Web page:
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Colorado, Utah and Oklahoma all finished up their elections today, and Medicaid expansion in OK appears to have passed. And, a Supreme Court ruling could open the door for more public money to religious institutions.

Report: Protecting Workers Key to Phasing Out Fossil-Fuel Dependence

Key elements for phasing out fossil fuels in a managed way include social protection for fossil fuel workers, sound investments in low-emission sectors, and local economic diversification. (Pixabay)
Key elements for phasing out fossil fuels in a managed way include social protection for fossil fuel workers, sound investments in low-emission sectors, and local economic diversification. (Pixabay)
June 4, 2020

CHEYENNE, Wyo. -- As Wyoming's oil and gas sector continues to struggle during the coronavirus pandemic, a new report in the journal Climate Policy outlines how lawmakers can diversify revenue streams and begin phasing out reliance on fossil fuels.

Report co-author Sivan Kartha, senior scientist at the Stockholm Environment Institute, says phasing out fossil fuels is necessary across the globe to prevent the worst impacts of climate change, but it doesn't have to be chaotic.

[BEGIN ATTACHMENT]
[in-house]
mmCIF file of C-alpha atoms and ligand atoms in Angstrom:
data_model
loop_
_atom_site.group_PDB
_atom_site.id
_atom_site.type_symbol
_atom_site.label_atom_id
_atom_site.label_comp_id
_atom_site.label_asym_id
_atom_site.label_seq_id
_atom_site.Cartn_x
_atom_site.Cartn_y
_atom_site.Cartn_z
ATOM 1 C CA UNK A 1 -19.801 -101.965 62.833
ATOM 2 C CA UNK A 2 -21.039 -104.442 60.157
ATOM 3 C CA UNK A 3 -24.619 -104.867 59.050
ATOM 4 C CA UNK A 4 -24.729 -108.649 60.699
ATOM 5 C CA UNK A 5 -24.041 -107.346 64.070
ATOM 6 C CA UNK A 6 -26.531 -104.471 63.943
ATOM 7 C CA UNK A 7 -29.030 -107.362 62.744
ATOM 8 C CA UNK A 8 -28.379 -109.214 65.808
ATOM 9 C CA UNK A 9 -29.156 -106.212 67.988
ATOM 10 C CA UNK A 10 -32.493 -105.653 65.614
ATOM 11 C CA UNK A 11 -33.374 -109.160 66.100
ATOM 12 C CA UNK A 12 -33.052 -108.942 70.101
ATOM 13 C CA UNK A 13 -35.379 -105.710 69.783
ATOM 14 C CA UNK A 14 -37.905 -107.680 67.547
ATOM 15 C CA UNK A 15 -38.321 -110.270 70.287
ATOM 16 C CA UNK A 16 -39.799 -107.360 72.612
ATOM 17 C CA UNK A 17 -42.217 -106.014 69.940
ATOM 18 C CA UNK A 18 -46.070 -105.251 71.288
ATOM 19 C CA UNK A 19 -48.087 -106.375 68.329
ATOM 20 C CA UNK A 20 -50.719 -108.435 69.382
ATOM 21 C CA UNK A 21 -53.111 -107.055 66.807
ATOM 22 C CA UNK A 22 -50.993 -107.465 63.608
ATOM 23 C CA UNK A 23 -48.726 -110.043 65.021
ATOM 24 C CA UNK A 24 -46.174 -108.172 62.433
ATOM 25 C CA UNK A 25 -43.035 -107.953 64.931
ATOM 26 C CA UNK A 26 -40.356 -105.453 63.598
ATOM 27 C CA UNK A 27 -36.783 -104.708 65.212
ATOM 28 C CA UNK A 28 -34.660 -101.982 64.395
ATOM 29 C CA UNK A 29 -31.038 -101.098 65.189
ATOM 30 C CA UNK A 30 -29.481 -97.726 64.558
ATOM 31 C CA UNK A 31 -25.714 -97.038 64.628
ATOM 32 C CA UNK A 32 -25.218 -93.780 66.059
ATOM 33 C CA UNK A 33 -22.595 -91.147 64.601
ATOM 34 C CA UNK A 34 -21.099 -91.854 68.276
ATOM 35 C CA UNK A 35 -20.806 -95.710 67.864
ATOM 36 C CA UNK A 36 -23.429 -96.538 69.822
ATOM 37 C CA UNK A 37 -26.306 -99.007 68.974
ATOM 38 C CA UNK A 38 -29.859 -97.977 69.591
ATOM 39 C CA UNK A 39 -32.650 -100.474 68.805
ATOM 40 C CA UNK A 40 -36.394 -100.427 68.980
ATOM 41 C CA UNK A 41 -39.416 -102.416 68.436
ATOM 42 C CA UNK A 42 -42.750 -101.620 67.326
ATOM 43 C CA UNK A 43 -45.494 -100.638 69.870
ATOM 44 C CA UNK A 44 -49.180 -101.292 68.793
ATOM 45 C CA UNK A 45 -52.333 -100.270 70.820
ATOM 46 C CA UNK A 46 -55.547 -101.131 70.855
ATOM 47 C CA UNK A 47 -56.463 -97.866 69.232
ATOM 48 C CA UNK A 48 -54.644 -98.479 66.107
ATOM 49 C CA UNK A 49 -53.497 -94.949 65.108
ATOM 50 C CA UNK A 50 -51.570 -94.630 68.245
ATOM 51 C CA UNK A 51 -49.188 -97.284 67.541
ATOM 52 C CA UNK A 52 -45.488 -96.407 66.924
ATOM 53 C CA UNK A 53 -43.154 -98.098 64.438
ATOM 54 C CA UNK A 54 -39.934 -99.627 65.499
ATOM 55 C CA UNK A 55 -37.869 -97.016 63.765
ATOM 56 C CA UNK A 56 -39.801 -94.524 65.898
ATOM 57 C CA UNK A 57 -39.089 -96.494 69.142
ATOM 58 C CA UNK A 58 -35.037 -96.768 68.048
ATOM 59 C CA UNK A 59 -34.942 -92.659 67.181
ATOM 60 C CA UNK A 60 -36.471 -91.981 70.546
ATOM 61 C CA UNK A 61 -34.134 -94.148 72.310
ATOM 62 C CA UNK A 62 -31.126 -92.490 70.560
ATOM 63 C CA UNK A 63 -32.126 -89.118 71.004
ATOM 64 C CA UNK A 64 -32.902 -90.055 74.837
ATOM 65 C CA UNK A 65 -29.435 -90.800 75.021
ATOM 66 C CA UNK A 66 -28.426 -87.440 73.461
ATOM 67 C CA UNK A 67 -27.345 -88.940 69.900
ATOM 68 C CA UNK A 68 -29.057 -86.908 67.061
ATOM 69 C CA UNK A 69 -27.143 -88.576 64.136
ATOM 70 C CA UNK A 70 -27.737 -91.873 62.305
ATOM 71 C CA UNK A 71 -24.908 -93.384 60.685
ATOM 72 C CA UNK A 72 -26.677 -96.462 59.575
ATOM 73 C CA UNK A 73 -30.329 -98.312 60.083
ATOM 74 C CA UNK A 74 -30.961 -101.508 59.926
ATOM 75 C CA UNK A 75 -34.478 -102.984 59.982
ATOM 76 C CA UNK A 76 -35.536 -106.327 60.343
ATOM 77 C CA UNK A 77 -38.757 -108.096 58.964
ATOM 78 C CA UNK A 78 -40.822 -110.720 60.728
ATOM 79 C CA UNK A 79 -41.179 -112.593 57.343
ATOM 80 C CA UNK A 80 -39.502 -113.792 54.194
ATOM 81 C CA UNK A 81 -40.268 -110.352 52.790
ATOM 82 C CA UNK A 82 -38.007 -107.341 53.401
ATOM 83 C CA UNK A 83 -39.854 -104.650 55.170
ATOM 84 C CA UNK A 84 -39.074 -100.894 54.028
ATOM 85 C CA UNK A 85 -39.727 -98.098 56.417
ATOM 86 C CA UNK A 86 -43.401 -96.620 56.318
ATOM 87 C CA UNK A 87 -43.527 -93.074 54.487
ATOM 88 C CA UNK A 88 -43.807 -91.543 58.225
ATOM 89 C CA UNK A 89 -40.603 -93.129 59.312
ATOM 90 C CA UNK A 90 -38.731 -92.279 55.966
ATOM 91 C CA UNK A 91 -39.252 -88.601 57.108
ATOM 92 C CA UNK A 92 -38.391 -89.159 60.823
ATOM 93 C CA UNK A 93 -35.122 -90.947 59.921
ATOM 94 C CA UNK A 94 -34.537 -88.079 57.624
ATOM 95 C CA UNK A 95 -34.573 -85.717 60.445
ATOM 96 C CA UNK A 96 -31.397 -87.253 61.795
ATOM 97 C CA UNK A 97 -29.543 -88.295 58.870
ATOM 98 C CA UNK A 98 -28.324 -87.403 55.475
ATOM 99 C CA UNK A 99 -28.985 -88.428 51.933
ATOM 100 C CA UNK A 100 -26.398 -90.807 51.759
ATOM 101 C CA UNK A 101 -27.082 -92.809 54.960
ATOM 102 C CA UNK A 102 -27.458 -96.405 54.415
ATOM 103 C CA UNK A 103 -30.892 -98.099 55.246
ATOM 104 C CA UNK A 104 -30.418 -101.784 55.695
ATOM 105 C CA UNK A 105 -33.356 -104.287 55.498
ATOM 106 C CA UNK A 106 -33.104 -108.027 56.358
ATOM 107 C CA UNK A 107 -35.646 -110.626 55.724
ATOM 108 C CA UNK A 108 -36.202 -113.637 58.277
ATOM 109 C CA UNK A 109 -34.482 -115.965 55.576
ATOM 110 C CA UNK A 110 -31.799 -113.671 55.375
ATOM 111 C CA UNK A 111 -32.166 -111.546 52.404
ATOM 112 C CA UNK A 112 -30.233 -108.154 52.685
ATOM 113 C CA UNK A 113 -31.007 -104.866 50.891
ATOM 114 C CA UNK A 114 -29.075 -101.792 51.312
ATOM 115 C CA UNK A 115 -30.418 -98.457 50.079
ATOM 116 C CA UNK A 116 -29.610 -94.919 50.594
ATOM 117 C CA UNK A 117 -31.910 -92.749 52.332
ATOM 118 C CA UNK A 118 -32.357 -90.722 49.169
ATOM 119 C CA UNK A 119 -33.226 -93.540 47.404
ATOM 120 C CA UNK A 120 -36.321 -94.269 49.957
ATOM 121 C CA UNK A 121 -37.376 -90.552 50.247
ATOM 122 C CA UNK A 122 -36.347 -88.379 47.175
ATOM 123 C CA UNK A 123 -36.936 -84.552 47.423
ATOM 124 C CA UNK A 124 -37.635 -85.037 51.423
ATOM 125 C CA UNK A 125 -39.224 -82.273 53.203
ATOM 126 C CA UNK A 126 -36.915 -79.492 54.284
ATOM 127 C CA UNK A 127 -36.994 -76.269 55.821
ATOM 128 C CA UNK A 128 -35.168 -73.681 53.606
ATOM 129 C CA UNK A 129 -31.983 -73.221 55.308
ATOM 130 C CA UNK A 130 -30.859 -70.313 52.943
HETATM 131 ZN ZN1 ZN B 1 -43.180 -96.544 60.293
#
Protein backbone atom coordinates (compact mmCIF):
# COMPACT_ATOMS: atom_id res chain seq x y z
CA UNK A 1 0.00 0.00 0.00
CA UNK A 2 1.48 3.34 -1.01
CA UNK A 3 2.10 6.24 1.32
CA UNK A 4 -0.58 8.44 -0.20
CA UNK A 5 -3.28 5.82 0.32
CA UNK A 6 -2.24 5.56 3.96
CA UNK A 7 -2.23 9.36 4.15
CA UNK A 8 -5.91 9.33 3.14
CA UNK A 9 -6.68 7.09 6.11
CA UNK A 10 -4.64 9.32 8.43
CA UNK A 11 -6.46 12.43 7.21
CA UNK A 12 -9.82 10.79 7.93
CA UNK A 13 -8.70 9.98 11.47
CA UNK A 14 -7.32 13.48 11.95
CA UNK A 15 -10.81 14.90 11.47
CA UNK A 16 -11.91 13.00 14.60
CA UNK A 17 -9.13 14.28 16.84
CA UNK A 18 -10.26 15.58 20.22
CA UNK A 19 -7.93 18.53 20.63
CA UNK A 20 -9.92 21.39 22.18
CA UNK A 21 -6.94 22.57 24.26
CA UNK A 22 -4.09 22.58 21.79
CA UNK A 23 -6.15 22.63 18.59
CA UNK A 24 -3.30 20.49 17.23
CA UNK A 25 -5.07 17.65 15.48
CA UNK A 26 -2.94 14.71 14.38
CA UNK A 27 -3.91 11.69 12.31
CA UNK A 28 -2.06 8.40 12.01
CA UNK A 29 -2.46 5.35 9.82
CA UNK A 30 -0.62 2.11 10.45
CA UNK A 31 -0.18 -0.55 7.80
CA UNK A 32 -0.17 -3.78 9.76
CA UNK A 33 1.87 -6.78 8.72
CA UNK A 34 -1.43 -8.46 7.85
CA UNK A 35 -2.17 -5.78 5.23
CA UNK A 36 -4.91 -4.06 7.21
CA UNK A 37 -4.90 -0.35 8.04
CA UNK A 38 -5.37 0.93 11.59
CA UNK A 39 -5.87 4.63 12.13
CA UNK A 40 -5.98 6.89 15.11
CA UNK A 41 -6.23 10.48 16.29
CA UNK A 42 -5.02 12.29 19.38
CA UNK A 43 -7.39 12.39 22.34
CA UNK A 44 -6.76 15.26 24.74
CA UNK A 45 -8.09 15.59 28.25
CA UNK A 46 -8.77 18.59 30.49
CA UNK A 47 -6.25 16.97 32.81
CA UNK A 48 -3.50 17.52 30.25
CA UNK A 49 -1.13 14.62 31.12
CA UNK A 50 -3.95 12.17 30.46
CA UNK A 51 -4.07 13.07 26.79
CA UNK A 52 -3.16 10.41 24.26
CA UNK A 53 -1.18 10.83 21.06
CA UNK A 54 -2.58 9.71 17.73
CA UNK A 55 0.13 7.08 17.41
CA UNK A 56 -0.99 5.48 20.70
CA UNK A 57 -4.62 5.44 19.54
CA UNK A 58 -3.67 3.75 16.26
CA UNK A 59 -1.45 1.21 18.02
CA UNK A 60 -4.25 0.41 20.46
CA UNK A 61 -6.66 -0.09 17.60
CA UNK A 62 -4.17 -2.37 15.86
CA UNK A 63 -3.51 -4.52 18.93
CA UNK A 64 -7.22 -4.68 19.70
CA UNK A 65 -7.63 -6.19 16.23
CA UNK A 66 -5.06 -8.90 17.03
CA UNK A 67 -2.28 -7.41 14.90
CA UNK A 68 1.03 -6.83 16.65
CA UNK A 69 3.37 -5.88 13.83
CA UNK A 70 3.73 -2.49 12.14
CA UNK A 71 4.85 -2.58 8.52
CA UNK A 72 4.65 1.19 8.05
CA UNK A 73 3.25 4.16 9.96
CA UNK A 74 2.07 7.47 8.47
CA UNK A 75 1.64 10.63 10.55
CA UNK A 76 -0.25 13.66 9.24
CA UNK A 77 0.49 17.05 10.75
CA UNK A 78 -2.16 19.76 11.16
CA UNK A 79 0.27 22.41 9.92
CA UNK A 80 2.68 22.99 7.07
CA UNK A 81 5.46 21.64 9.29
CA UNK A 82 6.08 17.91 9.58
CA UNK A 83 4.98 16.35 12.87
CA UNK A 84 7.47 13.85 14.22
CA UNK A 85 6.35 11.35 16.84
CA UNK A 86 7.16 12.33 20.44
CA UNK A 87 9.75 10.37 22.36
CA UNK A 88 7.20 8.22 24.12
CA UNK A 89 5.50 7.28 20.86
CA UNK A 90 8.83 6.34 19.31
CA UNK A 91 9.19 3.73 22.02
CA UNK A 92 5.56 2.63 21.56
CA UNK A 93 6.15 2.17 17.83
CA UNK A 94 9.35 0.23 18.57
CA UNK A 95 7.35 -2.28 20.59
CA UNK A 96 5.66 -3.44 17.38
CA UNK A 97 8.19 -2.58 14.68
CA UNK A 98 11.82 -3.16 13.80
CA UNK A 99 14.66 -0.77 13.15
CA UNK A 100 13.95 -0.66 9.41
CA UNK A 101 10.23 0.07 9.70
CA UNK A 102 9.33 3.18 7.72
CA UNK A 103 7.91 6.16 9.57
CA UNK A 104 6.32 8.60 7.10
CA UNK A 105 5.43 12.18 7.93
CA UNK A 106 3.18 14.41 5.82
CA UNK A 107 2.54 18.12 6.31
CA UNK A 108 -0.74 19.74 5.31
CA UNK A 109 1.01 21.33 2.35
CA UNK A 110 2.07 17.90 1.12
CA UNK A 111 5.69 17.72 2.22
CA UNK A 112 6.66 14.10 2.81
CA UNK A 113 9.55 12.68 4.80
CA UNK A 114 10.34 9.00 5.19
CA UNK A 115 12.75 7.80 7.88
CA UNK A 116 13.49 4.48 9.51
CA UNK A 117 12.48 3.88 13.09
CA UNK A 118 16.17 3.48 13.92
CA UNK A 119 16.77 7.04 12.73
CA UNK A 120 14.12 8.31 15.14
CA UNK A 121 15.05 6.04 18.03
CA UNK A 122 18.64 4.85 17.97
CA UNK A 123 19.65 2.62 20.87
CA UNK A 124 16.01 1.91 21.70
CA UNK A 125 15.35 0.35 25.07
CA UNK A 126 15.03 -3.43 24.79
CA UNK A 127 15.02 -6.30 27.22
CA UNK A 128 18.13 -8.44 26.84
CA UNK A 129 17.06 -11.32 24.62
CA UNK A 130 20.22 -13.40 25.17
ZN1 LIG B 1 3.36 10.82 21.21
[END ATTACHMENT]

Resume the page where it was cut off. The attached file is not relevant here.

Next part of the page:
And he says oil, gas and coal workers should be at the center of transitioning to a clean energy economy.

"We have to put workers first," Kartha states. "We have to do this in a way that creates a better future for them. Better jobs, safer jobs, jobs that keep them healthier, jobs that provide good wages and good benefits and health care."

Kartha says in wealthy nations such as the U.S., the burden of switching to cleaner energy does not have to rest solely on the shoulders of oil and gas-producing states like Wyoming.

While many nations are developing plans to reduce fossil fuel use, the U.S. currently is going in the opposite direction, prioritizing extraction industries in order to achieve a policy of energy dominance.

The report's recommendations include developing cooperative strategies so that states such as Wyoming, and nations such as the Congo, get help diversifying their economies to create new revenue streams.

Kartha contends the recent global drop in demand shows that being a net oil and gas exporter made the U.S. economy more vulnerable during the health emergency.

"As we just saw, when the global oil markets were spinning all over the place, when those prices went down, when they went down globally, that very strongly affected workers here," he states.

The report says wealthy countries need to take the lead in managing the phase-out, otherwise poorer oil dependent nations won't join what must truly be a global effort.

According to the world's leading climate scientists, just a decade remains to reduce greenhouse gas emissions to safe levels.

Eric Galatas, Public News Service - WY